Updating Records Based on Multiple Conditions 

So far the WHERE clause had a simple condition, but it’s common for the filtering criterion to have multiple conditions chained together by logical operators.

To understand this, let’s set the discount to 5 based on two conditions:

  • city LIKE 'New%‘: this condition checks and includes those records where the city field starts with the New, and 
  • num_orders > 100 filters based on the number of orders to include only those records for which the number of orders is greater than 100.

The UPDATE statement looks like this:

UPDATE customers
WHERE city LIKE 'New%' AND num_orders>100;

Notice that we now have two conditions in the WHERE clause—chained together by the logical AND operator. And only those records for which both conditions hold true are updated.

Next run this query and observe the output:

SELECT * FROM customers;

As seen in the output, the discount field for those records for which both the above conditions hold true are updated:


Common Caveat When Using the SQL UPDATE Command

In all the UPDATE statements executed so far, we included the WHERE clause.

For example, you’d like to update the discount to 25 for a particular customer. And in ypur update query, you forget to include the WHERE clause with the customerID to filter on:

UPDATE customers

Now run:

SELECT * FROM customers;

You’ll see that all the records in the table are updated. This may not be the behavior you’d want.


⚠ So remember to include the WHERE clause when you want to update a subset of records based on a condition. If you want to update a particular field for all the records, you can omit the WHERE clause.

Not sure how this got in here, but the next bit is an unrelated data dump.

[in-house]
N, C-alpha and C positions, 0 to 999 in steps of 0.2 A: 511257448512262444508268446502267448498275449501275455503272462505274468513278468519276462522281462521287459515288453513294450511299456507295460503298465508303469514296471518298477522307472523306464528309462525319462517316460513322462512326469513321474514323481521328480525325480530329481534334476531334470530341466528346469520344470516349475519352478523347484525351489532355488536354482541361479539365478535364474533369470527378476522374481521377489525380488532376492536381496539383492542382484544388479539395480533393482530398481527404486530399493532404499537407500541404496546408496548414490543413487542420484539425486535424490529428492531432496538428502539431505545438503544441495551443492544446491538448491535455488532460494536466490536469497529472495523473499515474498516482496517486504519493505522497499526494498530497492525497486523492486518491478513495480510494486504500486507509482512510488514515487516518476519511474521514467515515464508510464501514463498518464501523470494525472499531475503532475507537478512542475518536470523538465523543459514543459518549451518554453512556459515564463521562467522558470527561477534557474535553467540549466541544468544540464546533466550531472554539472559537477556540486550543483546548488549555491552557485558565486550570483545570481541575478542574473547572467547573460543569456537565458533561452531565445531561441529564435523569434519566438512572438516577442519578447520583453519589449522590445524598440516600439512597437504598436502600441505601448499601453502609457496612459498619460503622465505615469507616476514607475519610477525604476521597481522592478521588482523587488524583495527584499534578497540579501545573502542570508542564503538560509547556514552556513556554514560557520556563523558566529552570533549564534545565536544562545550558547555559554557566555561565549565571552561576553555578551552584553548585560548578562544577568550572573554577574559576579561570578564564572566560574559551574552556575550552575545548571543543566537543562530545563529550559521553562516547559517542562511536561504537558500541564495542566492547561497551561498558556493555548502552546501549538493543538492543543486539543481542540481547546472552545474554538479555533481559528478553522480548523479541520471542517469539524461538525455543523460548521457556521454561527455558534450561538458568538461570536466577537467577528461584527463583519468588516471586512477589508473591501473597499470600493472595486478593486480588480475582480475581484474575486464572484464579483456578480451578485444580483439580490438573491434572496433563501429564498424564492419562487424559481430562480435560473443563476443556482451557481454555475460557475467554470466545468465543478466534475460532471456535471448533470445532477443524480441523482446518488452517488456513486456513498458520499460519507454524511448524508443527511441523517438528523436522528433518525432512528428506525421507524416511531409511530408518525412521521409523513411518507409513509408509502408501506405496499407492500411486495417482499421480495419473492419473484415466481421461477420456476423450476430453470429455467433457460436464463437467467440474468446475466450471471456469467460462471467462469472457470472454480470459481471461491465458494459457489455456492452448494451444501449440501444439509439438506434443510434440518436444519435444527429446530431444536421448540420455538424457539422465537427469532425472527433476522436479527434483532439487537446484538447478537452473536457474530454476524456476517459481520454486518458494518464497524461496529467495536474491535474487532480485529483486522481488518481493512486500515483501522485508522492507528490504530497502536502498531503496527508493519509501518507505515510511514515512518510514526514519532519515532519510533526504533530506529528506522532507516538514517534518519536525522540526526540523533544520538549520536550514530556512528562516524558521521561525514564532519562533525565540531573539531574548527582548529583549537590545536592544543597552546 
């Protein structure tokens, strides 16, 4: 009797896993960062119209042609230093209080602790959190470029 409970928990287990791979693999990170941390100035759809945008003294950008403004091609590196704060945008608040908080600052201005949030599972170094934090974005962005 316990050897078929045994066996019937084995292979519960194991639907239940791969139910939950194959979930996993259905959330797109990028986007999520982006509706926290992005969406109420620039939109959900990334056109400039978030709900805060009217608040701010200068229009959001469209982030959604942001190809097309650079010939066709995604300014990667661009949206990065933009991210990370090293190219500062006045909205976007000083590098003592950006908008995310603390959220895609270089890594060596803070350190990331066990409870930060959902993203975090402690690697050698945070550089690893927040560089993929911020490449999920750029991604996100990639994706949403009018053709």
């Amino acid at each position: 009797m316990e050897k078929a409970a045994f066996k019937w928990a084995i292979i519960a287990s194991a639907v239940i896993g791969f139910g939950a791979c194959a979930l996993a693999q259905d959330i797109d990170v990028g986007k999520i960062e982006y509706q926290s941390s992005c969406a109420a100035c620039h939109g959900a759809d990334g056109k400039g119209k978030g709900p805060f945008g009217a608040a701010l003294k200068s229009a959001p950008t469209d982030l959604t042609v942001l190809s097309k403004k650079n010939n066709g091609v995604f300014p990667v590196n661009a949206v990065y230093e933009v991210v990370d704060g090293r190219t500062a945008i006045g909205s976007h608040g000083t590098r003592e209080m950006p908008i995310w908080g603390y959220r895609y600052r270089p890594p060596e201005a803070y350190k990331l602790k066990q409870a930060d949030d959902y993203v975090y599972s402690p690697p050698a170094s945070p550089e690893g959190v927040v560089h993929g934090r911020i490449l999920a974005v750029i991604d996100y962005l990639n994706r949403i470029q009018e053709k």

In this example, say you have the Black Friday sale coming up, and you want to offer all your customers a discount of 25%. Then running the above query will make sense.


Here’s a summary of what you’ve learned:

  • When you want to update records in a database table, you can use the SQL UPDATE command.
  • The SQL UPDATE statement typically includes the WHERE clause with the condition that determines the subset of records (rows of the table) to update. 
  • Omitting the WHERE clause in the UPDATE statement updates all the records. So you have to be careful not to omit the WHERE clause if updating all the rows of the table is not the desired behavior.

Next, check out this SQL cheat sheet for quick reference.

  • Bala Priya C
    Bala Priya is a developer and technical writer from India with over three years of experience in the technical content writing space. She shares her learning with the developer community by authoring tech tutorials, how-to guides, and more…. read more
  • Narendra Mohan Mittal

    Narendra Mohan Mittal is a Senior Digital Branding Strategist and Content Editor with over 12 years of versatile experience. He holds an M-Tech (Gold Medalist) and B-Tech (Gold Medalist) in Computer Science & Engineering.

    read more